A week spent in Sestriere skiing with the Marymount girls (and Mr Elden) got me thinking as to what features make a ski resort a good option for you and your mixed ability group, here are my thoughts…
Clunk, clack, crack, clack, clok, clack, clack, CLICK… “That’s it! Toe in first, then STAMP down hard and straight with your heel!” Familiar sounds to anybody who has accompanied a beginner ski group on their first day as they collectively attempts to click unpliant and uncomfortable plastic boots into the accommodating bindings of the skis that will transform those clunky boots into gravitational gliding devices and that, by the end of the week, will have given them the freedom of the mountain. That last part may sound like hyperbole to you, and it is, but it is undeniable that progressing from a beginner to an intermediate skier in the space of a week is one of the more tangible manifestations of freedom that we can experience in our city and town bound modern lives. I watched the students progress from these apprehensive early steps, to pass over their heads on the third morning on a chair lift, watching them snake down the mountain following their instructor, Lele, each face with a Cheshire cat grin plastered upon it. One girl, Inder, even overcame her fear of heights to ride the chair lift for the rest of the week! The best thing about Sestriere is that, being at an altitude of 2,000 metres already, the above scenario is as common a sight in early April as it is at February half term. The snow sure nature of resorts at this altitude means that your beginner group will have access to snow that is as good on the lower slopes as it is in the more advanced areas.
The intermediate group, as expected, did not experience a scene like the one described above on their first day. They were off like a shot to the Borgata area, led by the indefatigable and ever smiling Martina from the Scuola Sci Internazionale. The term Intermediate covers a wide-range of abilities and can be the hardest group to cater for. The difference between an intermediate fresh out of the beginner group and one ready to make the jump to advanced can sometimes be wide indeed. The great thing about intermediates and Sestriere is that the variety of slopes on offer mean that you can head out for a tough morning of steep reds and leave the afternoon for some nice sweeping tree-lined blues, ensuring that none of your intermediates arrives home either too exhausted or disappointed with their day’s skiing. The Marymount girls were emblematic of this group dynamic and each and everyone one of them had a great experience out on the mountain on all six days. When the powder arrived like a blanket of icing sugar on the fourth day, the intermediates were off piste and into the good stuff without hesitation. Buried above the waist and watching just their shoulders and helmets meander down the piste was like watching something from a Nick Park animation: funny, enjoyable and leaving me scratching my head as to how they actually achieved it… It is this variety of terrain and conditions that makes Sestriere so perfect for your intermediates.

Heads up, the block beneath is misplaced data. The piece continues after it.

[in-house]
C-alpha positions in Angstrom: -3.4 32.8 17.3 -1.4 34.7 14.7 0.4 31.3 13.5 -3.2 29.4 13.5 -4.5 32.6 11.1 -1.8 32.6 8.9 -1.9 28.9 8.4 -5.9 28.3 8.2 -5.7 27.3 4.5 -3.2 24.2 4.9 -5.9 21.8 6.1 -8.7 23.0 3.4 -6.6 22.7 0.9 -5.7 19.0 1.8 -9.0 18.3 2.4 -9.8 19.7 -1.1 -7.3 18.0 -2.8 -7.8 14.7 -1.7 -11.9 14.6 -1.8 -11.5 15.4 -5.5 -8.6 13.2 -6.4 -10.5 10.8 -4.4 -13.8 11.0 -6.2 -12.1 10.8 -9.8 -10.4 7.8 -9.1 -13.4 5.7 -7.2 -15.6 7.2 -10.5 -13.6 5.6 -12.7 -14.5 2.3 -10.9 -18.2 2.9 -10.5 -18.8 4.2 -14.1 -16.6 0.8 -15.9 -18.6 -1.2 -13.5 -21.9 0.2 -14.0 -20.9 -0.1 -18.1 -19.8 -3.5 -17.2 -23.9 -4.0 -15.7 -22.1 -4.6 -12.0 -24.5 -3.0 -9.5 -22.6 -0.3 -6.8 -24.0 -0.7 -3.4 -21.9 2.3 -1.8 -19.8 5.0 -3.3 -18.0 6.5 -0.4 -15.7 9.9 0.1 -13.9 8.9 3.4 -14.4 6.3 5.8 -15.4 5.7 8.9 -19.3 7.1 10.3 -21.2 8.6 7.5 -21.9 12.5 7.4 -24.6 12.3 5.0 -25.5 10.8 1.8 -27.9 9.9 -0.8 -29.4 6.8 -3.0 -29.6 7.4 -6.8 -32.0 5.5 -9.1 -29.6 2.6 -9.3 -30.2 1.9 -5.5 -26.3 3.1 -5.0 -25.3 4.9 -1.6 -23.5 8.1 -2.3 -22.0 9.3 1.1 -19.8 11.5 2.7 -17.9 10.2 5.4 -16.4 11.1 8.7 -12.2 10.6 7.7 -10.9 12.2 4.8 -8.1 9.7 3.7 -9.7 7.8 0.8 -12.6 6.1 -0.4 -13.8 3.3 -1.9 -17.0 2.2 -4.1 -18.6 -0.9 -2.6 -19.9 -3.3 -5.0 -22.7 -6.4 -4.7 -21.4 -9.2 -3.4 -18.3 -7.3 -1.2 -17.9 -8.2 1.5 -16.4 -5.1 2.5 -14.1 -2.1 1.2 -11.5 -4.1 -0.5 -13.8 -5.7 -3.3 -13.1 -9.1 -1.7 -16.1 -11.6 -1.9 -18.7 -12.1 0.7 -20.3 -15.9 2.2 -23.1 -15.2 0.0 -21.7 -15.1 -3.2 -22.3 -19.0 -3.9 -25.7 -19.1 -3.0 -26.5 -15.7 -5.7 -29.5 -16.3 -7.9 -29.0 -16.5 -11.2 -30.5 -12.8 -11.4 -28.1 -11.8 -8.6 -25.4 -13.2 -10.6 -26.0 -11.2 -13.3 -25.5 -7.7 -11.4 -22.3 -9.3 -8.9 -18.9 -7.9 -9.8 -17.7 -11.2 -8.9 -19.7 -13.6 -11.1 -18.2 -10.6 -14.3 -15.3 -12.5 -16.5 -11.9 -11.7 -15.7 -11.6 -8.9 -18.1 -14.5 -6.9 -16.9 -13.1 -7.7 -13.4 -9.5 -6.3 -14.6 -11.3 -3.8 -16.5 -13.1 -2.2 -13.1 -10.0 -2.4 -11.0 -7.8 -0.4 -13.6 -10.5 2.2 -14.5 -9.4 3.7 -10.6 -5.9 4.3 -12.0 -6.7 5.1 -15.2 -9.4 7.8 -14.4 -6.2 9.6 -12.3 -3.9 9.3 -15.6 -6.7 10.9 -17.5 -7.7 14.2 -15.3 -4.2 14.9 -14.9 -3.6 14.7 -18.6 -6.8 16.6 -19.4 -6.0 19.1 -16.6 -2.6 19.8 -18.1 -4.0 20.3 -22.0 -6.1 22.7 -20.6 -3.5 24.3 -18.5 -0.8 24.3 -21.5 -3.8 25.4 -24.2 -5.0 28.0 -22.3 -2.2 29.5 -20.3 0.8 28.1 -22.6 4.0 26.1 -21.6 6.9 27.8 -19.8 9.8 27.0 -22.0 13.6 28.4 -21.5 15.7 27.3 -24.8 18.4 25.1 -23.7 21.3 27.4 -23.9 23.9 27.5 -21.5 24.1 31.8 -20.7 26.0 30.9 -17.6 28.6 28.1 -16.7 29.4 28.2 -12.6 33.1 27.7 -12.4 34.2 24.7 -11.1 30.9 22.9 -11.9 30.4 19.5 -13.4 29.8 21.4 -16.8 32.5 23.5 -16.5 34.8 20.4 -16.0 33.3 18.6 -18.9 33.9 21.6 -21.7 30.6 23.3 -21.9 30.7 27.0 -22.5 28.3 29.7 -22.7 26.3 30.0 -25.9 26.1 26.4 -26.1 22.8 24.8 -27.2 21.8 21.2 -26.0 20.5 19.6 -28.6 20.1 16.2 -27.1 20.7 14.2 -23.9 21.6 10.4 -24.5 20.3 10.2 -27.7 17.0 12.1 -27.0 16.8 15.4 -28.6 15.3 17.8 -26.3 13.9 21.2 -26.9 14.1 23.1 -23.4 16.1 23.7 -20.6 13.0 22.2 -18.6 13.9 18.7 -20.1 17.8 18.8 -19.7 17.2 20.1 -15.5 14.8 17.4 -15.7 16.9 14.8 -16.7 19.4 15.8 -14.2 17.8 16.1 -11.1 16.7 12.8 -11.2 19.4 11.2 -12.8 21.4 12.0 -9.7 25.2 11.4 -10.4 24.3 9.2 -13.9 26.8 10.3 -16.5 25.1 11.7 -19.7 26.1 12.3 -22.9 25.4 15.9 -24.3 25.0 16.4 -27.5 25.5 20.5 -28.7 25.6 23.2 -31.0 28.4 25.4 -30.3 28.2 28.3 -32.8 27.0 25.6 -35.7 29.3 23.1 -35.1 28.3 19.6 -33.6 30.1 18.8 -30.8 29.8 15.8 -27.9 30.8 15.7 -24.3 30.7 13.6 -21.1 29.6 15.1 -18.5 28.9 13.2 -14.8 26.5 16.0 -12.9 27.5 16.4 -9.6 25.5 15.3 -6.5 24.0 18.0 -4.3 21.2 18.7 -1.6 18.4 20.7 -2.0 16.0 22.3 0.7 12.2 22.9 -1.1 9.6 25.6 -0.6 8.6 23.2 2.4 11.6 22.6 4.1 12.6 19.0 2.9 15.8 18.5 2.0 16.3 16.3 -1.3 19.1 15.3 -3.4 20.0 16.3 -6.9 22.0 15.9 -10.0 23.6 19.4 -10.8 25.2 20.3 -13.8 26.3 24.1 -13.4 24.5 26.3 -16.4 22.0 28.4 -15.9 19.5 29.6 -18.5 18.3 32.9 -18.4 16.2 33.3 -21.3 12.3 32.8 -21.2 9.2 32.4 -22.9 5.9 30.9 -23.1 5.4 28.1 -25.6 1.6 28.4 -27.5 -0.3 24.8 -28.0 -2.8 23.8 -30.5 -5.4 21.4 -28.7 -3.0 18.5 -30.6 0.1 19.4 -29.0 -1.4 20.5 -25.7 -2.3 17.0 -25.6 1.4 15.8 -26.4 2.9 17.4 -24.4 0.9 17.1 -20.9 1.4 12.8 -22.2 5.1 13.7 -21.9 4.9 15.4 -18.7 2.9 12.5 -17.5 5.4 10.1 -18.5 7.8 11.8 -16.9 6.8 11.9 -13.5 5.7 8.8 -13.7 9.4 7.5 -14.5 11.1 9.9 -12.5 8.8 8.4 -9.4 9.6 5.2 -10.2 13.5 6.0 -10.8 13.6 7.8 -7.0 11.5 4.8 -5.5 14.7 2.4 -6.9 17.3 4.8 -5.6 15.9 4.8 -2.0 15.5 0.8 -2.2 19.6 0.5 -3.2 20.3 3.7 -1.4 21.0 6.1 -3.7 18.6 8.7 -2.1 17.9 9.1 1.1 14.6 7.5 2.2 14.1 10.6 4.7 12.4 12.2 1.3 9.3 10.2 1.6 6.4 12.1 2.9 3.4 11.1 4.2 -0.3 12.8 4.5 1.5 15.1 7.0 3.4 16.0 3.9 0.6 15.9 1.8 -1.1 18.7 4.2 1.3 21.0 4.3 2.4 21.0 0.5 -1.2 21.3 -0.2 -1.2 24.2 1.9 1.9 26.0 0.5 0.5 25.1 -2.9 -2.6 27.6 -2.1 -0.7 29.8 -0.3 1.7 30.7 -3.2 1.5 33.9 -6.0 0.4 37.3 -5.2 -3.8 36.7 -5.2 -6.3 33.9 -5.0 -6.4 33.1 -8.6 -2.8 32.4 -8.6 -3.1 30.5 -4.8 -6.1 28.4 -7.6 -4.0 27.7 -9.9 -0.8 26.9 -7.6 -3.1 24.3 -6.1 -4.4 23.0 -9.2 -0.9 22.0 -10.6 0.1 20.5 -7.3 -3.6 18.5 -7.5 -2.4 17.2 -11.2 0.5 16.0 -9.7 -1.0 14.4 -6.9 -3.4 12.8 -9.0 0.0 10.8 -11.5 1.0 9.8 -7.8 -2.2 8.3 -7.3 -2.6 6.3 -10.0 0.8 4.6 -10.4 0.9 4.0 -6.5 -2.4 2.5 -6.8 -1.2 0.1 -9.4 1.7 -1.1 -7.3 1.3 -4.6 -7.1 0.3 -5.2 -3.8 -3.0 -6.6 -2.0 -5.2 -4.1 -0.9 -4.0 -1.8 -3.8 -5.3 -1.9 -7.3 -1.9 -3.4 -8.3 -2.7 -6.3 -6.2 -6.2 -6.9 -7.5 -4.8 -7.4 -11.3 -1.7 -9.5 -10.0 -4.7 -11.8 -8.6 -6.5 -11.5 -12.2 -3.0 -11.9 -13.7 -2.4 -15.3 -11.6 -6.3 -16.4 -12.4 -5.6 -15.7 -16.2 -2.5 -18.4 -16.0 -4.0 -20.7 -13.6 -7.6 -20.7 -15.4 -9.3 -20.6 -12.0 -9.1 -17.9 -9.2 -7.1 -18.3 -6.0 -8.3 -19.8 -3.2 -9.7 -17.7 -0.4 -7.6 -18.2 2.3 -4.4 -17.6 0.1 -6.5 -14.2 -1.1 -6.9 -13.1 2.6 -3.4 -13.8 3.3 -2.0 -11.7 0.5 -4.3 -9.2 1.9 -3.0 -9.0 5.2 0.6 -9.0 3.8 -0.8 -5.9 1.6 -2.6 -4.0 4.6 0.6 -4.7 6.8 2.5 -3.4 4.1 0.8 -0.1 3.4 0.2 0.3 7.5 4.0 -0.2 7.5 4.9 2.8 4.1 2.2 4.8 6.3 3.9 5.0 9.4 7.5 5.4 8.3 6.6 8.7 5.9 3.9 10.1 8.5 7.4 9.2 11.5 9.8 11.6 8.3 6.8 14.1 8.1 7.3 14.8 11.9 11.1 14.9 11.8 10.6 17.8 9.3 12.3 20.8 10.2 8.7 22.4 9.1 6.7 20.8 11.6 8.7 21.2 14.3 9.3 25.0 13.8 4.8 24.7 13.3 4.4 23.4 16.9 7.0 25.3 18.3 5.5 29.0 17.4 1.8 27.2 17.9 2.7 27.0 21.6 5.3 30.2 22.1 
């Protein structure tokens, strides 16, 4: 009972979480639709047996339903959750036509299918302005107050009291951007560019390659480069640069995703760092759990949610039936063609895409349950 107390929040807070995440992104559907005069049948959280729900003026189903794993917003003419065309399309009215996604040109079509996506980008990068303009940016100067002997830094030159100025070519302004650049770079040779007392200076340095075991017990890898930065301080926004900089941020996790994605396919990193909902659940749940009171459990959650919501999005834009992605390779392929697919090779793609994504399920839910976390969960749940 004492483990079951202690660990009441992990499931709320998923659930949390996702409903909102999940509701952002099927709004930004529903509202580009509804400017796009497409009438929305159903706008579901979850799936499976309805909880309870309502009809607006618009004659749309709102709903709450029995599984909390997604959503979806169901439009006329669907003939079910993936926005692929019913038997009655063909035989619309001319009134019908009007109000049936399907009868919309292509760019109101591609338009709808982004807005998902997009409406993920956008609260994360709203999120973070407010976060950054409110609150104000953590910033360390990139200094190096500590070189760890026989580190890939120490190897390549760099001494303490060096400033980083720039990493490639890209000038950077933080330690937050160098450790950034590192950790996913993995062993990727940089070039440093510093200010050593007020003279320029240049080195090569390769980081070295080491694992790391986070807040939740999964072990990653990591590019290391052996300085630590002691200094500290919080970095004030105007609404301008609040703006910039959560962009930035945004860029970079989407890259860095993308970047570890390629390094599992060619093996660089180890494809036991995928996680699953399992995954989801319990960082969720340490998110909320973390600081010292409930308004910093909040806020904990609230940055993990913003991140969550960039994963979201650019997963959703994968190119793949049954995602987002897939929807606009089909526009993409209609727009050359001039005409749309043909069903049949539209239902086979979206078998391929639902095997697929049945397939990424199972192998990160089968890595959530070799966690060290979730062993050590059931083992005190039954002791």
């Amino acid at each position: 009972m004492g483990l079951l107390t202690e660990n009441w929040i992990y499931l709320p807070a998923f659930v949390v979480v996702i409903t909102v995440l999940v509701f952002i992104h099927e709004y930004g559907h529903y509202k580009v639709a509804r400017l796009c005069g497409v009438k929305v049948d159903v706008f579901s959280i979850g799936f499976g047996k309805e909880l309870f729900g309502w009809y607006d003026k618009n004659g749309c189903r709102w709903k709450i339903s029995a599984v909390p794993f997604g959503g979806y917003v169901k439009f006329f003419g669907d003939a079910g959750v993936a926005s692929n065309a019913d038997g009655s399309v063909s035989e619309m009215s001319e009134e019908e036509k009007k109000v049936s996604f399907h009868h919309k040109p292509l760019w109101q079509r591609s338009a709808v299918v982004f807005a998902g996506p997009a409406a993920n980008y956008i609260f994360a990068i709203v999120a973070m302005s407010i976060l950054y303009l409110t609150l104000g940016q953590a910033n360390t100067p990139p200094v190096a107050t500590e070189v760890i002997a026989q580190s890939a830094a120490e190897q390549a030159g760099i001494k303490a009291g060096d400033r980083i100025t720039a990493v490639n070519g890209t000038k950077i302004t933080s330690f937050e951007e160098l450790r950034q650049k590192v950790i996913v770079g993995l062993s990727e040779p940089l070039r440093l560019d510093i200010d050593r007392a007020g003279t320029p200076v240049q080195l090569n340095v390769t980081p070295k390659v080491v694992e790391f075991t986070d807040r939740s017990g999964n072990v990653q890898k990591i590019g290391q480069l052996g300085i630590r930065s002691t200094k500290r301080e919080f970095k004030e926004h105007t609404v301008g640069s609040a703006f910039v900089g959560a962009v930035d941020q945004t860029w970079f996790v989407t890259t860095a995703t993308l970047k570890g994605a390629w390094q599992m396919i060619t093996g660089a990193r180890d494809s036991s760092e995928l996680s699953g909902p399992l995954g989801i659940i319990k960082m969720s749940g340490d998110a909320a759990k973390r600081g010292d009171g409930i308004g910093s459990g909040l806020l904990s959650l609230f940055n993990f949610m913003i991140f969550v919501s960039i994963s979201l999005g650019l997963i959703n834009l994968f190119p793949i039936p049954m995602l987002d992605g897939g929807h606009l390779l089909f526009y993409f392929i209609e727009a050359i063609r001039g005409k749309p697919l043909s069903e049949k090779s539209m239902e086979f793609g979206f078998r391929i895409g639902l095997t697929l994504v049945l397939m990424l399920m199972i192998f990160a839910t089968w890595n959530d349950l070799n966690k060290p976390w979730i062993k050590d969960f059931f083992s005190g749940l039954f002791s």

400 kilometres of piste. Can you ski all of this in a week? No. Can your advanced skiers give it a good go and have the best week skiing whilst they do? Absolutely! Sestriere’s position in the vast Milky Way ski area allows advanced groups absolute freedom to ski all over Sestriere, San Sicario and Sauze d’Oulx. The Marymount advanced group took full advantage of this and pushed their instructor, who they endearingly nicknamed Eggsy from the Kingsman Secret Service, to the absolute limit, both physically and mentally! I think it’s safe to say that he would have rarely experienced an advanced group with so much verve before; this, in effect, is the point I’m getting to: if your group is advanced and enthusiastic then they will literally (and not in the figurative sense) go far in Sestriere. Kilometres, powder, off piste, moguls and snow parks, you name it, Sestriere has got it.